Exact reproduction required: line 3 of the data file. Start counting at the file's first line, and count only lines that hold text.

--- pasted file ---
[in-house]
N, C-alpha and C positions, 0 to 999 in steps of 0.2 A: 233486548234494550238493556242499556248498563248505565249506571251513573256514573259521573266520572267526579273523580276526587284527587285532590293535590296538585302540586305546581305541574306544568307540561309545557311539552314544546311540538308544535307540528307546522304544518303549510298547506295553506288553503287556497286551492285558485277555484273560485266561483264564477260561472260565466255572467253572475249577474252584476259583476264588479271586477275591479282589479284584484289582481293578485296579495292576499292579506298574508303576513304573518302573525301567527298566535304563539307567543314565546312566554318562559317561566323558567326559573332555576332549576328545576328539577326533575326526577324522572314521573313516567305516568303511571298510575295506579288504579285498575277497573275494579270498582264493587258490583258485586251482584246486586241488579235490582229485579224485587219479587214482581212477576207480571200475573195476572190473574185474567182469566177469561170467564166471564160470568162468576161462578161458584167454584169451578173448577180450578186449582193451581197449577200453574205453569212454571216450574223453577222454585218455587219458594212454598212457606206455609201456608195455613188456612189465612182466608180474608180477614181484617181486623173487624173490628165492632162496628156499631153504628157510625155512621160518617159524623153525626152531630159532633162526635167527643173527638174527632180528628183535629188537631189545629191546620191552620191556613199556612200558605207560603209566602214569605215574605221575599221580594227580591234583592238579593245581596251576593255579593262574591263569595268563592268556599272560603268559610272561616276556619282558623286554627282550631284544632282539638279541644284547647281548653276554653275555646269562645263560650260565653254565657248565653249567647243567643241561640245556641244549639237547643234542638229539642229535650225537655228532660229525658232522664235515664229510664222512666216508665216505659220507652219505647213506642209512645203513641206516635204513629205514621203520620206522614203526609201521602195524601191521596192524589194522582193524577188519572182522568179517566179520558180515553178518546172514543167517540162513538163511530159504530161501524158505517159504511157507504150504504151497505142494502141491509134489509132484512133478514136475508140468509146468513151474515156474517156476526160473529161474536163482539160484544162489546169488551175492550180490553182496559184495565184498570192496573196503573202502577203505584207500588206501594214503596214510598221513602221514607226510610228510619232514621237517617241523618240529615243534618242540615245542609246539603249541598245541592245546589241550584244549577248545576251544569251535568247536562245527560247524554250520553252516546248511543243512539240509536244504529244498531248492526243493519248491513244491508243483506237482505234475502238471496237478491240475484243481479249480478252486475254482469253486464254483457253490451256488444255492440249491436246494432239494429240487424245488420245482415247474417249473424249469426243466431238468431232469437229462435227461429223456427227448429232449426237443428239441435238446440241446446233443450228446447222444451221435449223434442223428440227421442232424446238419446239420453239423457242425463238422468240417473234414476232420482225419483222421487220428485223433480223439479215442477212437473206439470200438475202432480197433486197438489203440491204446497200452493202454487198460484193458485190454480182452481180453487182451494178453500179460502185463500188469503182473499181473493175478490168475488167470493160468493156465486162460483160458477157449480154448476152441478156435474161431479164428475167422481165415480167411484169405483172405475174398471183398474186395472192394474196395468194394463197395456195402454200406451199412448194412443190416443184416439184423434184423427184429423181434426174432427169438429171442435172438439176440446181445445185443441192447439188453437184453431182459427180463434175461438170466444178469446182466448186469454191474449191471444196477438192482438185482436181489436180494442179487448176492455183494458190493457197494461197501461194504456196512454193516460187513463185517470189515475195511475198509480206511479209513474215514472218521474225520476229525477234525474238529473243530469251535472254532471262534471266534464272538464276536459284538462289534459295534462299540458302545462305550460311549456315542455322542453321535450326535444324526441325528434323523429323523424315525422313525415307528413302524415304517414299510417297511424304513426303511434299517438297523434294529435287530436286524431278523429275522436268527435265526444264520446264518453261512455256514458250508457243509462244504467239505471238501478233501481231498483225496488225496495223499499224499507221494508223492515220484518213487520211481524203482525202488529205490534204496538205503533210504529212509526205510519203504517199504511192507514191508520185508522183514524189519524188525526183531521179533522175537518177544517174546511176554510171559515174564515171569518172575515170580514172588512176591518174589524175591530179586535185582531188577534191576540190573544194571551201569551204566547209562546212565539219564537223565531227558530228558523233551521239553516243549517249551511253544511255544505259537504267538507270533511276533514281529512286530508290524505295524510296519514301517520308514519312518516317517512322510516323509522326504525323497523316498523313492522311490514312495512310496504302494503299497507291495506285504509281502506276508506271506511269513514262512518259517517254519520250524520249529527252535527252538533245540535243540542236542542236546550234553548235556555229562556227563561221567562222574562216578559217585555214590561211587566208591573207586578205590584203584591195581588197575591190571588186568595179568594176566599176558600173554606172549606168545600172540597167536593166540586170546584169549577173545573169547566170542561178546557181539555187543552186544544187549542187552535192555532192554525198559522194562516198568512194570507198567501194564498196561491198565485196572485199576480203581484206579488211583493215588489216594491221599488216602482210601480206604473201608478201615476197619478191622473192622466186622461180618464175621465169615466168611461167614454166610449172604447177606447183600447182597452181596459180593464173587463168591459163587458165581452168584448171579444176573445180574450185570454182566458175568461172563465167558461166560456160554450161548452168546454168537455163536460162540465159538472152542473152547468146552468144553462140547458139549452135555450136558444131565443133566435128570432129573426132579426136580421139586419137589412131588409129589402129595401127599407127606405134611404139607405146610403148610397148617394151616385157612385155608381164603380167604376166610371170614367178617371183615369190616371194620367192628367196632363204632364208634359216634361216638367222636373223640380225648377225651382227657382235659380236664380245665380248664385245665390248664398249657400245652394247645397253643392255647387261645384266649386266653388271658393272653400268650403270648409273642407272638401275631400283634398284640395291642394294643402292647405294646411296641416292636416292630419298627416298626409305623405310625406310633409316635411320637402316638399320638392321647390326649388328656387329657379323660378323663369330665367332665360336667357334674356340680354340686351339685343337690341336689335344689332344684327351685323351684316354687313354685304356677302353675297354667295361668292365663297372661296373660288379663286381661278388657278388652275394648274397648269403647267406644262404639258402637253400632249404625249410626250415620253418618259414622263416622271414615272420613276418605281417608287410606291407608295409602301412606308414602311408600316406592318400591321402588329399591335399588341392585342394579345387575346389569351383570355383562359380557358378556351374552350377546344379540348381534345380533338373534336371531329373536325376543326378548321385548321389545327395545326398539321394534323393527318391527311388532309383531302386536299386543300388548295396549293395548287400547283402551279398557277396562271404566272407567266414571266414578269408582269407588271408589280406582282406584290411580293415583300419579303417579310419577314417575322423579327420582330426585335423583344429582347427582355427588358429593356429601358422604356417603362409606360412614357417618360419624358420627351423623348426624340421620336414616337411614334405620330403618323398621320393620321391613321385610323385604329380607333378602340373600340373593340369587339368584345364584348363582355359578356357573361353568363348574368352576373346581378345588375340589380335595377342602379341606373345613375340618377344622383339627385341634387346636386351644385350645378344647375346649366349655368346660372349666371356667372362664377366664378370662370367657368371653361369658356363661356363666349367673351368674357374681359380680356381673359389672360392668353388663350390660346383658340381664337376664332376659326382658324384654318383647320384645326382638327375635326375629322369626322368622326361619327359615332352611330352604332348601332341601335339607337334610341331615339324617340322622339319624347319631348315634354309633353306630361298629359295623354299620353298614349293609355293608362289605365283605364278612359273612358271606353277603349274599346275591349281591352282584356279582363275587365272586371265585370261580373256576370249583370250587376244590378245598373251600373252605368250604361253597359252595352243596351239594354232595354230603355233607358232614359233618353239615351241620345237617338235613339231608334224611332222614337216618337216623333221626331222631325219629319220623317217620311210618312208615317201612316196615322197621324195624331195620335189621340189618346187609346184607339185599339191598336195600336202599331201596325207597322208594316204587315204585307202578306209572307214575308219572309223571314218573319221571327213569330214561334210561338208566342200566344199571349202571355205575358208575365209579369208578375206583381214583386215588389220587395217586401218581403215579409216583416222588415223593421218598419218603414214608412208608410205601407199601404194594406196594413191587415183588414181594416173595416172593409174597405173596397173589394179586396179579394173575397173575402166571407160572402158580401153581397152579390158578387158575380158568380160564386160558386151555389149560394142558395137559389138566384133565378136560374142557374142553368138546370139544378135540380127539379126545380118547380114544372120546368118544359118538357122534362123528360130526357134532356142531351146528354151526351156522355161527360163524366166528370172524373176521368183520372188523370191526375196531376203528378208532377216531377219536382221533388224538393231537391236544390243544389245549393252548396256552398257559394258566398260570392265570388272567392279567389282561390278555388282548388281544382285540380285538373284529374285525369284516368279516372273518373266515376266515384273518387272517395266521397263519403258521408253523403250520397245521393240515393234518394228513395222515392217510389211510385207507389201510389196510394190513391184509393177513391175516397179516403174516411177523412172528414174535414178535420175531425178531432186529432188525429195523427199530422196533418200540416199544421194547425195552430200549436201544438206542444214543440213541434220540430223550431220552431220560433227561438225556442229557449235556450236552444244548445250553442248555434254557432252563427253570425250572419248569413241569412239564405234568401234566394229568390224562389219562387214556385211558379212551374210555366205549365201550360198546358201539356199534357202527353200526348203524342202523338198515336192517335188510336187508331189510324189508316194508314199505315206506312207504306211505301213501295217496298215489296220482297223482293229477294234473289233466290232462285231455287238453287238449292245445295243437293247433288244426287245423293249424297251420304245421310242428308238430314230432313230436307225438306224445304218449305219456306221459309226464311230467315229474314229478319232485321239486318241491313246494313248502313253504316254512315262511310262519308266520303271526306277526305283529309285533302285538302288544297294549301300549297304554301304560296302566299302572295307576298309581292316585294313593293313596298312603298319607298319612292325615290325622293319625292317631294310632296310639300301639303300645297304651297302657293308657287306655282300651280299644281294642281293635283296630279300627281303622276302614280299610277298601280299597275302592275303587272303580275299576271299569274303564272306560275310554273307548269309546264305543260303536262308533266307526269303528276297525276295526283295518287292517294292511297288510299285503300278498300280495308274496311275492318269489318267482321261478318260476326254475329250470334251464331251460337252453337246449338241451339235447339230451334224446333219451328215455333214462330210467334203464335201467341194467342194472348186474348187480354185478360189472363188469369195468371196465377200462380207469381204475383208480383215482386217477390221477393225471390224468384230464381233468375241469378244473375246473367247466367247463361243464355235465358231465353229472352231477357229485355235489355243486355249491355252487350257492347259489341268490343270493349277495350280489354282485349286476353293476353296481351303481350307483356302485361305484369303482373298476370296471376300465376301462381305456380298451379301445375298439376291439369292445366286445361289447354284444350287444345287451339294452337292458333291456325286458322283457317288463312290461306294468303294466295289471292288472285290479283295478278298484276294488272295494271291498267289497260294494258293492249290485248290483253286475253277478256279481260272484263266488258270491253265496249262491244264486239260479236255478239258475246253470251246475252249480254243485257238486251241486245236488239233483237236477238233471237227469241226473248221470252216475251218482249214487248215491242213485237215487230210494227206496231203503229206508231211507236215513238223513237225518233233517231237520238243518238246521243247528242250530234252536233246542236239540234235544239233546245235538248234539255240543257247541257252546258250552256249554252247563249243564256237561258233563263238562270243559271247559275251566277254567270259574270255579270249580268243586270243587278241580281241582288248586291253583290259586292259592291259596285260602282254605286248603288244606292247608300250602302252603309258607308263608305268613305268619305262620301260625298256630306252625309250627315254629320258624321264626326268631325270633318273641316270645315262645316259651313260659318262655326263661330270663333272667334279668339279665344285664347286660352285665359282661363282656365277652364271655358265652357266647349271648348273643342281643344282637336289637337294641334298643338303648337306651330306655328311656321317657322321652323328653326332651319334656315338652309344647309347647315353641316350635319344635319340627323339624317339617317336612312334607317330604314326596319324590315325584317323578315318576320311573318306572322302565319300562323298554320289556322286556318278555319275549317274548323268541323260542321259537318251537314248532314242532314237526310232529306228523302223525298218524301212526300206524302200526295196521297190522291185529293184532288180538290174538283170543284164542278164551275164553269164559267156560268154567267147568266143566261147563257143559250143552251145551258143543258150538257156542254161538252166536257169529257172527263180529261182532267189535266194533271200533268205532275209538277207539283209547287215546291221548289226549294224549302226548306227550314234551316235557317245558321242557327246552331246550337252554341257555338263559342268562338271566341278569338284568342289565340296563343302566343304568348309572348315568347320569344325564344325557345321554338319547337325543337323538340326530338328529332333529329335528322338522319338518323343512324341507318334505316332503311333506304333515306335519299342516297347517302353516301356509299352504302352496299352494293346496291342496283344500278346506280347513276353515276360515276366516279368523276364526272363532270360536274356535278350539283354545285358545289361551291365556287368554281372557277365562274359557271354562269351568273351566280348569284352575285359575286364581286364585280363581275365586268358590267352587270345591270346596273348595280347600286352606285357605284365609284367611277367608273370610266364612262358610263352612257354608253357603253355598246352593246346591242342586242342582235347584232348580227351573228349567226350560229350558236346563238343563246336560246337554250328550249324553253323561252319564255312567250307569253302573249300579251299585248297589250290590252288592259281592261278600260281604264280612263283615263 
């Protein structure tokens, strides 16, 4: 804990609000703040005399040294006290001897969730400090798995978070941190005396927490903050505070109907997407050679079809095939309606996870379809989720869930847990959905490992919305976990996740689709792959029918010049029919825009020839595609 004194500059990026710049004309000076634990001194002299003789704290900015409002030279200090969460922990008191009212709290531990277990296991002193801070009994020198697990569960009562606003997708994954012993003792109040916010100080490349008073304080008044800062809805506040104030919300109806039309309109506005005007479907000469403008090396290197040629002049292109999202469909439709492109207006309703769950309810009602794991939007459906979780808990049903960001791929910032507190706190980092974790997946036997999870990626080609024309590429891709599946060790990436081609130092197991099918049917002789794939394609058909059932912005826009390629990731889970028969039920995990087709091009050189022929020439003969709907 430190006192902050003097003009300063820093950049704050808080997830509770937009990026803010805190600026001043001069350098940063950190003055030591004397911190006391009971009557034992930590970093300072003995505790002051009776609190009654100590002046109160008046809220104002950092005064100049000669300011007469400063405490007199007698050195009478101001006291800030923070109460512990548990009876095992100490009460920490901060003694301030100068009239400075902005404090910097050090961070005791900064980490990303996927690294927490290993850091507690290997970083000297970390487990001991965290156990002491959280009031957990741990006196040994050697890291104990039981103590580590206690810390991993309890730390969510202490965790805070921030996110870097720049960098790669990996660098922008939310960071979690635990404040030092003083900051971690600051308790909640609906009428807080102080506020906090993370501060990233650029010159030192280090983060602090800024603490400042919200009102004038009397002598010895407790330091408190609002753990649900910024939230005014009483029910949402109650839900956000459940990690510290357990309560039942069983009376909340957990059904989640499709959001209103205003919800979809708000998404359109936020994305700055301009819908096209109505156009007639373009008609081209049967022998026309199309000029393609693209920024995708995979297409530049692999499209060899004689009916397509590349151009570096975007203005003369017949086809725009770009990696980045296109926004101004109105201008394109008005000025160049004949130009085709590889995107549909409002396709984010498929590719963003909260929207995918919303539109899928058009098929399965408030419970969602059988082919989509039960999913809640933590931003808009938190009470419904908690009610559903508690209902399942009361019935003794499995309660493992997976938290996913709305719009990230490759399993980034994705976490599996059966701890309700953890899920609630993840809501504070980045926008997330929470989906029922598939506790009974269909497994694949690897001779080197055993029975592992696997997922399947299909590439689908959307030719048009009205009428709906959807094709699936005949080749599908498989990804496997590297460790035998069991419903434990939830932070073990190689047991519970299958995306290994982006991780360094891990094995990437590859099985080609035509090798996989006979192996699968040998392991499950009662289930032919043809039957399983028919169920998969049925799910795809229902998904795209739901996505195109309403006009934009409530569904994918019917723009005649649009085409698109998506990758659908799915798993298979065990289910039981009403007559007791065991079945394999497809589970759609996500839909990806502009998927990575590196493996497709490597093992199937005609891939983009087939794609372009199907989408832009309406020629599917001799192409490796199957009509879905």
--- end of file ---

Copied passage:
């Protein structure tokens, strides 16, 4: 804990609000703040005399040294006290001897969730400090798995978070941190005396927490903050505070109907997407050679079809095939309606996870379809989720869930847990959905490992919305976990996740689709792959029918010049029919825009020839595609 004194500059990026710049004309000076634990001194002299003789704290900015409002030279200090969460922990008191009212709290531990277990296991002193801070009994020198697990569960009562606003997708994954012993003792109040916010100080490349008073304080008044800062809805506040104030919300109806039309309109506005005007479907000469403008090396290197040629002049292109999202469909439709492109207006309703769950309810009602794991939007459906979780808990049903960001791929910032507190706190980092974790997946036997999870990626080609024309590429891709599946060790990436081609130092197991099918049917002789794939394609058909059932912005826009390629990731889970028969039920995990087709091009050189022929020439003969709907 430190006192902050003097003009300063820093950049704050808080997830509770937009990026803010805190600026001043001069350098940063950190003055030591004397911190006391009971009557034992930590970093300072003995505790002051009776609190009654100590002046109160008046809220104002950092005064100049000669300011007469400063405490007199007698050195009478101001006291800030923070109460512990548990009876095992100490009460920490901060003694301030100068009239400075902005404090910097050090961070005791900064980490990303996927690294927490290993850091507690290997970083000297970390487990001991965290156990002491959280009031957990741990006196040994050697890291104990039981103590580590206690810390991993309890730390969510202490965790805070921030996110870097720049960098790669990996660098922008939310960071979690635990404040030092003083900051971690600051308790909640609906009428807080102080506020906090993370501060990233650029010159030192280090983060602090800024603490400042919200009102004038009397002598010895407790330091408190609002753990649900910024939230005014009483029910949402109650839900956000459940990690510290357990309560039942069983009376909340957990059904989640499709959001209103205003919800979809708000998404359109936020994305700055301009819908096209109505156009007639373009008609081209049967022998026309199309000029393609693209920024995708995979297409530049692999499209060899004689009916397509590349151009570096975007203005003369017949086809725009770009990696980045296109926004101004109105201008394109008005000025160049004949130009085709590889995107549909409002396709984010498929590719963003909260929207995918919303539109899928058009098929399965408030419970969602059988082919989509039960999913809640933590931003808009938190009470419904908690009610559903508690209902399942009361019935003794499995309660493992997976938290996913709305719009990230490759399993980034994705976490599996059966701890309700953890899920609630993840809501504070980045926008997330929470989906029922598939506790009974269909497994694949690897001779080197055993029975592992696997997922399947299909590439689908959307030719048009009205009428709906959807094709699936005949080749599908498989990804496997590297460790035998069991419903434990939830932070073990190689047991519970299958995306290994982006991780360094891990094995990437590859099985080609035509090798996989006979192996699968040998392991499950009662289930032919043809039957399983028919169920998969049925799910795809229902998904795209739901996505195109309403006009934009409530569904994918019917723009005649649009085409698109998506990758659908799915798993298979065990289910039981009403007559007791065991079945394999497809589970759609996500839909990806502009998927990575590196493996497709490597093992199937005609891939983009087939794609372009199907989408832009309406020629599917001799192409490796199957009509879905």